Rule 23(a)(3) provides that a class action may be maintained only if "the claims or defenses of the representative parties are typical of the claims or defenses of the class." "The inherent logic of the typicality requirement is that a class representative will adequately pursue her own claims, and if those claims are typical' of those of the rest of the class, then her pursuit of her own interest will necessarily benefit the class as well."[54] "Under the rule's permissive standards, representative claims are typical' if they are reasonably coextensive with those of absent class members; they need not be substantially identical."[55] "The test of typicality is whether other members have the same or similar injury, whether the action is based on conduct which is not unique to the named plaintiffs, and whether other class members have been injured by the same course of conduct.'"[56]

The entirety of plaintiffs' typicality argument is their conclusion that typicality is satisfied. As the Borough observes, plaintiffs' motion does not mention any of the named plaintiffs nor point to facts that show that their claims are typical of the class members' claims. Plaintiffs do provide an affidavit from Richey in which she attests to working at least 750 hours per year for twelve of her thirteen years as a Borough employee and commonly working between 48-60 hours per week.[57] These facts are inadequate because plaintiffs do not explain how many hours Richey needed to work annually to become PERS eligible. If the answer is 750, plaintiffs do not explain why, or where that number comes from. Nor do plaintiffs provide affidavits from any of the other thirteen named plaintiffs.[58] Plaintiffs have not met their burden of demonstrating that typicality is satisfied.

4. Adequacy

Rule 23(a)(4) provides that a class action may be maintained only if the "representative parties will fairly and adequately protect the interests of the class." Additionally, Rule 23(g) requires the court to consider class counsel's "ability to fairly and adequately represent the interests of the class."[59] Thus, the court's "adequate representation inquiry" has two prongs: "adequacy of the proposed class representative and adequacy of the attorneys seeking appointment as class counsel."[60]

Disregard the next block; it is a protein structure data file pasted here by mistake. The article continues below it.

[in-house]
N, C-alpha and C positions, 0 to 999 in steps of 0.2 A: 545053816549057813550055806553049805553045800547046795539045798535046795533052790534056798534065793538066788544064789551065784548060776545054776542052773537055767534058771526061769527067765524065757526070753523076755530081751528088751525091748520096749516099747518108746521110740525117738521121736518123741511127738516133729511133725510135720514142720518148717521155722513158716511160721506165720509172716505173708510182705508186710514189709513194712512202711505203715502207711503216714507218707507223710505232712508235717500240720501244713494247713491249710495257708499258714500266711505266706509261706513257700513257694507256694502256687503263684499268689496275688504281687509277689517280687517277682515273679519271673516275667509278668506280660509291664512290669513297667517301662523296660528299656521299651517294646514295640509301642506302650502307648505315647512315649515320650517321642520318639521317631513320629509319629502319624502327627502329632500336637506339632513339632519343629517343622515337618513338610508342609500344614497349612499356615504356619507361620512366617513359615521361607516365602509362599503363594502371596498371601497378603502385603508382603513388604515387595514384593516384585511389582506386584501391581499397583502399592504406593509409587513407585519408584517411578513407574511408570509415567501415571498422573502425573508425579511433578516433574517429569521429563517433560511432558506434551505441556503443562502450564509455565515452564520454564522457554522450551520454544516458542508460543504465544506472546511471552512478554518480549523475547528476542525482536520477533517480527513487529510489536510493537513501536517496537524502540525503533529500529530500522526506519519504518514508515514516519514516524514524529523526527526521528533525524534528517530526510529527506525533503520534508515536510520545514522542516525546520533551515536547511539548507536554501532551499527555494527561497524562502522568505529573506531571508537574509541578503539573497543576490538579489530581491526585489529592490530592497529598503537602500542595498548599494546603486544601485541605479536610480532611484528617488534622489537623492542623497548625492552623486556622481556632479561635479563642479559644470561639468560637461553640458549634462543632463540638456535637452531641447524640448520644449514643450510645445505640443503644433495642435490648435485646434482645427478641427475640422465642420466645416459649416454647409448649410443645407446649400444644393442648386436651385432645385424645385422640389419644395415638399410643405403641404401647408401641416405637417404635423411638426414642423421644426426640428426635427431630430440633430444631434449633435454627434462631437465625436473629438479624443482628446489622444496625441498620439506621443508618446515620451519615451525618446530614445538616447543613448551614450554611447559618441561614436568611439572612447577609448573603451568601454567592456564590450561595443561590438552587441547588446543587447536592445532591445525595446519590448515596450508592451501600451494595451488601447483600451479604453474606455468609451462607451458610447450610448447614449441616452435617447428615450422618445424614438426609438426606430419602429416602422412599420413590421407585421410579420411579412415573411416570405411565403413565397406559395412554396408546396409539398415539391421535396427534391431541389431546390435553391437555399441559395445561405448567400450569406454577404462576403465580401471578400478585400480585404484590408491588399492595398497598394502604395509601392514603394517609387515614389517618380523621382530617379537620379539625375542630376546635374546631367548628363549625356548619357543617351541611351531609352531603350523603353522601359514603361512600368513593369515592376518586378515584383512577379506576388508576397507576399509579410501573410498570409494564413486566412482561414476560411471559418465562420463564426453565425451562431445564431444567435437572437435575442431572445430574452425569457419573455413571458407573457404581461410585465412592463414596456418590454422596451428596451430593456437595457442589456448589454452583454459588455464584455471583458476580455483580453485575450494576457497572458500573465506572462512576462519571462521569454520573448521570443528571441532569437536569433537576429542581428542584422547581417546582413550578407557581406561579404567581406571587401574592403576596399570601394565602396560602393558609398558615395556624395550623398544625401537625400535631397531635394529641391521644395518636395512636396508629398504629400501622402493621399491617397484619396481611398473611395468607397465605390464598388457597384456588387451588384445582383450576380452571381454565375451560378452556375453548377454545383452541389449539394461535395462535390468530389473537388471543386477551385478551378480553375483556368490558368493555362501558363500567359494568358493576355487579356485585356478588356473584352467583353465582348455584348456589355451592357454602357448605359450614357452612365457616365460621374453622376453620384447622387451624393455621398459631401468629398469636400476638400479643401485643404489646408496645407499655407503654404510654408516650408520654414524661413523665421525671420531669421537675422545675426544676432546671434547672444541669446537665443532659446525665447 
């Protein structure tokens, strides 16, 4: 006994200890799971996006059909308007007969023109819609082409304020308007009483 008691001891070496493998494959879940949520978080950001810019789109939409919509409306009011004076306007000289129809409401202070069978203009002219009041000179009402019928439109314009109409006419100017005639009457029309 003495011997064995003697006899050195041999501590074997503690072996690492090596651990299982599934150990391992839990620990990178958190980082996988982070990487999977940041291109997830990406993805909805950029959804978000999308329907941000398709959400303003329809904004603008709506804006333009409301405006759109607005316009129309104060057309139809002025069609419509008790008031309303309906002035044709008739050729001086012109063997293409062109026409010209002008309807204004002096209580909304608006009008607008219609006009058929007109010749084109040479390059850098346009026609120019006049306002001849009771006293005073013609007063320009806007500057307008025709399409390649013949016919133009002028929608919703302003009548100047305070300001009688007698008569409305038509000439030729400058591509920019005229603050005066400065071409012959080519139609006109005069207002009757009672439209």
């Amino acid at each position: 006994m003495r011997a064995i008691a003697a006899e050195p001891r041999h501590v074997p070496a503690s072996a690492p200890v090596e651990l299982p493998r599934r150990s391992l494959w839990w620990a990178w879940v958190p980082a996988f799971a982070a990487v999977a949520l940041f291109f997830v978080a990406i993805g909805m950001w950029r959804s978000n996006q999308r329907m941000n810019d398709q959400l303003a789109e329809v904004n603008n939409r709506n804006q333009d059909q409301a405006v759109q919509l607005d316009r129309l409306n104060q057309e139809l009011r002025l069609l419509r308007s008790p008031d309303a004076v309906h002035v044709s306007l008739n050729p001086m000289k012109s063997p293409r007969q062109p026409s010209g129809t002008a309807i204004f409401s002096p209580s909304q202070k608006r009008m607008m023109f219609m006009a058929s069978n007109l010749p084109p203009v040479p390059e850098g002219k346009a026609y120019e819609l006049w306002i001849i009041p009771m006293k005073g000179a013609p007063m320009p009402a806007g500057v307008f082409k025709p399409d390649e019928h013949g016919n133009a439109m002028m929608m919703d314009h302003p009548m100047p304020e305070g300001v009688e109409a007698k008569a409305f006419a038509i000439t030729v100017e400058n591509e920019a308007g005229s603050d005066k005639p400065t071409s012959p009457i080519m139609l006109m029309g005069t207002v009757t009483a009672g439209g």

a. Adequacy of the proposed class representatives

Plaintiffs assert that the named plaintiffs are adequate class representatives because they "confront the same discriminatory barriers" that the proposed class members confront, and they "share the common interest of obtaining a judicial declaration" that the Borough must allow them to participate in PERS. This is yet another example of plaintiffs merely pleading compliance with Rule 23. Plaintiffs do not cite facts or evidence to support their assertions, fail to mention any of the named plaintiffs specifically, and fail to specifically describe the "discriminatory barriers" these named plaintiffs have confronted. Without these and other basic details regarding the named plaintiffs, the court is unable to determine whether they have any conflicts of interest with the proposed class, or whether they are each qualified to serve as a class representative.[61] Plaintiffs fail to meet their burden of demonstrating compliance with this provision of Rule 23.